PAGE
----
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Can your social media page be used in evidence?
Using information from social networking websites in litigation is expected to rise, with current generations publishing more and more about themselves online.
With the enormous surge in popularity of social media websites such as Facebook employers are nervously watching how the use of these websites will impact workplace relations.
What is the status of Electronic Evidence?
The Evidence Act 1977 (Qld) (Act) and evidence acts in other Australian jurisdictions, provides a mechanism for adducing electronic evidence, such as printout of a Facebook profile. Section 95(1) of the Act permits, subject to certain conditions in s 95(2), the admission of statements contained in a document produced by a computer.
Thus, where direct oral evidence of a fact would be admissible, any statement contained in a document produced by a computer and tending to establish that fact is admissible provided the following conditions are fulfilled:
- the document must be produced by the computer during a period over which the computer was used regularly to store or process information for the purposes of any activities regularly carried over the period, whether for profit or not, by any person;
- over that period there must have been supplied to the computer, ‘regularly’ and ‘in the ordinary course of those activities’, information of the kind contained in the statement or of the kind from which information so contained is derived;
- throughout the material part of that period the computer must have been operating properly or, if not, any defect must have been such as not to affect the production of the document or the accuracy of its contents; and
- the information contained in the statement must reproduce or be derived from information supplied to the computer in the ordinary course of those activities.
If possible, (its not possible to keep a copy of the Facebook source code) the electronic version of the document produced by a computer should be retained to assist the court in substantiating the document’s originality and accuracy.
Section 95(3) of the Act provides that where 1 or more computers, or 1 or more combinations of computers, carries out the storing or processing of information during the relevant period, they are to be regarded as constituting 1 computer.
However, if a statement can be admitted under s 92 or 93 of the Act, then it is unlikely that there will be an attempt to admit the statement under s 95 as the conditions to be fulfilled prior to admission under s 95 are so much more onerous.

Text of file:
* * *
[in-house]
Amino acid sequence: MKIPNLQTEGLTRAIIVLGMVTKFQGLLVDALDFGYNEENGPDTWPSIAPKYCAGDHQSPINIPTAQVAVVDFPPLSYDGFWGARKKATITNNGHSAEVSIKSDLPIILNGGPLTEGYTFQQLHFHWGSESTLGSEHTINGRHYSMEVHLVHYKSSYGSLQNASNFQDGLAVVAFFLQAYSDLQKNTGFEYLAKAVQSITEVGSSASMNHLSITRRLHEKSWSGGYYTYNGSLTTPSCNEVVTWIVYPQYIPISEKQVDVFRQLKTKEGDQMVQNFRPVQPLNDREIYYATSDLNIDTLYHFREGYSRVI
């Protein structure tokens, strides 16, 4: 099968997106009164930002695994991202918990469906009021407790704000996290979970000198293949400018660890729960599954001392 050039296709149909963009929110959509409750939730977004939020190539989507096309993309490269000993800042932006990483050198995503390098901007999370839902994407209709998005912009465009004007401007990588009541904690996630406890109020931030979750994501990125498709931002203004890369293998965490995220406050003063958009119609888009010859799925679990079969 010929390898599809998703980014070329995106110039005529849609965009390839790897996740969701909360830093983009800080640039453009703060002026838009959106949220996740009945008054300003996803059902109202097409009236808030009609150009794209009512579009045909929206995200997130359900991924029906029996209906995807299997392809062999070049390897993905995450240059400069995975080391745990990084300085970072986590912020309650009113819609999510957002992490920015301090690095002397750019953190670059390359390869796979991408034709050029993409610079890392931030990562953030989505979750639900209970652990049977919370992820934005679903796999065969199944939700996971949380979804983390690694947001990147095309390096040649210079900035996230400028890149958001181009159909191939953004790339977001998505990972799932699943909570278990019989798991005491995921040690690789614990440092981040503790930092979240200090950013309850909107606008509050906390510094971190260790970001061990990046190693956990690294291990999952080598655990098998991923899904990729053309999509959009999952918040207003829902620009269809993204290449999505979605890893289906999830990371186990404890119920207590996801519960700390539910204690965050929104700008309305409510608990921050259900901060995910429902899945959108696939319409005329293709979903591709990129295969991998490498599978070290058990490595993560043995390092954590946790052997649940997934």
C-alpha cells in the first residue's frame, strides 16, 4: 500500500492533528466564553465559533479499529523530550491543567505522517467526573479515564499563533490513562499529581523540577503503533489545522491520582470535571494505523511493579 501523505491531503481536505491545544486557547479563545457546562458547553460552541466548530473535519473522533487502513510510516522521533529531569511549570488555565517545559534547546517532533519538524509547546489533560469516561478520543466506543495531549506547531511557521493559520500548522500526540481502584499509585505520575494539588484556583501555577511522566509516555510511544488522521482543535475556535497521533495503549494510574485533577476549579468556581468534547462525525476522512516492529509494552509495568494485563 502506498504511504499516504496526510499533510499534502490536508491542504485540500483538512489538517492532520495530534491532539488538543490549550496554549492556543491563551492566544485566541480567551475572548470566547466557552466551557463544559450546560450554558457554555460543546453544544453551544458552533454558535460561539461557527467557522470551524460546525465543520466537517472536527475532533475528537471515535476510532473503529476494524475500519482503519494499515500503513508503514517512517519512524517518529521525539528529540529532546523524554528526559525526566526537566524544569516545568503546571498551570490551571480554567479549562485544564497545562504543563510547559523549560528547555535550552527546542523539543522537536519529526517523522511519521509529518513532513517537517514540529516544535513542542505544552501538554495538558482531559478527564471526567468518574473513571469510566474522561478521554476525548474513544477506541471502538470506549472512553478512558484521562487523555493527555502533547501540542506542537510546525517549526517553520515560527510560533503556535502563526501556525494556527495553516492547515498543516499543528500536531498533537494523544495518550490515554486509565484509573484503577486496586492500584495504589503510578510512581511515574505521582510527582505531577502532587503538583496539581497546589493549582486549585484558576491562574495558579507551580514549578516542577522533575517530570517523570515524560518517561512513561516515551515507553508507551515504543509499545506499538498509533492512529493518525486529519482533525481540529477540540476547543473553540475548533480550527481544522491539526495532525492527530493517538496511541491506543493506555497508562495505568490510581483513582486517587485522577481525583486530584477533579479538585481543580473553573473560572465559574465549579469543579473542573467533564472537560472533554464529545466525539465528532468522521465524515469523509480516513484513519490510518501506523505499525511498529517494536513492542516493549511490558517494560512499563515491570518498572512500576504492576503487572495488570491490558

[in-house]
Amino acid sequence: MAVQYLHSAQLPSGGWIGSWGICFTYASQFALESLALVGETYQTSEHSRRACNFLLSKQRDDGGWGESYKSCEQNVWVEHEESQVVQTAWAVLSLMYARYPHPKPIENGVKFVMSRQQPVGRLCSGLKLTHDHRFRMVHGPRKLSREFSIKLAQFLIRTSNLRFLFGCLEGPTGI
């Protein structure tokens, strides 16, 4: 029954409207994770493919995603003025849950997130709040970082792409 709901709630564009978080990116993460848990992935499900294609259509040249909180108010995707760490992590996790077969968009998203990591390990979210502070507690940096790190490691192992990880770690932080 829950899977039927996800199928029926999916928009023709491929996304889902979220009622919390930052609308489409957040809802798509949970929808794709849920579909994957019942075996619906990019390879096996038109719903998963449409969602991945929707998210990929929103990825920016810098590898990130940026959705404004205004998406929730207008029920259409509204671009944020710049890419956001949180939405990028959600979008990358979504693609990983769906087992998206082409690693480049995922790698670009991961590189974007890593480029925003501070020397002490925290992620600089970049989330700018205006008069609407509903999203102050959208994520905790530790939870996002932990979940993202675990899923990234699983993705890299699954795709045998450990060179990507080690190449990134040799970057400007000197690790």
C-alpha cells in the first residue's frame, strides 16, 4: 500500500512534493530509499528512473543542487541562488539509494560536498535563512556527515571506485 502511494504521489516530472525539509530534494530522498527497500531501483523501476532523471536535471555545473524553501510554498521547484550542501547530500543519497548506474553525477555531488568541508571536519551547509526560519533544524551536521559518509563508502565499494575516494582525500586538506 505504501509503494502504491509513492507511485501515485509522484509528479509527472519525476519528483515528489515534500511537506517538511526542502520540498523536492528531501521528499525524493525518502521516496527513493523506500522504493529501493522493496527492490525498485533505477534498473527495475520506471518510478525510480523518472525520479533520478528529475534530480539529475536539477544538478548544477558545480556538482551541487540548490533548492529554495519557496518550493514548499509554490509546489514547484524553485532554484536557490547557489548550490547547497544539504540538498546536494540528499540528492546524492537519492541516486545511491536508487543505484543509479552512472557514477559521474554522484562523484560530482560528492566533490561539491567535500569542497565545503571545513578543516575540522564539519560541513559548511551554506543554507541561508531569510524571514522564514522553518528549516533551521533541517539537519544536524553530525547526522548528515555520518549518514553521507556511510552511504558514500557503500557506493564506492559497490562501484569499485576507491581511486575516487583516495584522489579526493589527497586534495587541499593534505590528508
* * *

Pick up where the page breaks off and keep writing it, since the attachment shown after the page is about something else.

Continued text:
Certificate pursuant to s 95(4) of the Act
Where a statement is tendered under s 95 of the Act, a certificate purporting to be signed by a person occupying a responsible position in relation to the operation of the relevant device, or the management of the relevant activities, is admissible if it:
- identifies the statement and describes the manner of its production;
- gives such particulars of any device involved in the production of the document as may be appropriate for the purpose of showing that the document was produced by a computer; or
- deals with any of the matters to which the conditions of s 95(2) relate.
This certificate will need to be very precise as it has been suggested that it gives grounds of acceptance under common law evidence principles in any event. For example, in Uddin v Minister for Immigration & Multicultural Affairs  FCA 1313, electronic visa application was accepted into evidence in absence of the paper original and in conjunction with other written evidence.
When electronic evidence may be disadvantageous to employees and employers
There have been increasing numbers of stories in the media regarding how Facebook and associated social media websites have either directly or indirectly resulted in people losing their jobs.
Recent Australian examples of social media pages being used in evidence
In the case of Tamicka Louise Dover-Ray v Real Insurance Pty Ltd  AIRC 878, Ms Dover-Ray posted comments on her Facebook profile allegedly damaging her former employer’s reputation and that was a consideration giving rise to her employment being terminated.
In the case of Lukazsewski v Capones Pizzeria Kyneton  AIRC 280, Mr Lukazsewski’s employment was terminated after his former employer saw his comment on Facebook as being ‘pissed off’ without revealing whom the comment was directed.
In September 2009, a group of 5 corrections officers from New South Wales were allegedly threatened with the sack after making disparaging comments about their boss, Corrective Services Commissioner Ron Woodham, on a Facebook group called ‘Suggestions to help Big RON save a few clams’.
In October 2008, Kyle Doyle of AAPT lost his job after taking a day of sick leave and later being discovered to be boasting on his Facebook profile that he was in fact merely ‘hung over’.
To address these types of situations in employer-employee relationships, employers should consider implementing a specific social media policy and where practical, additional employment clauses to give their employees proper structure and direction in relation to use of social media websites.Elicia Lin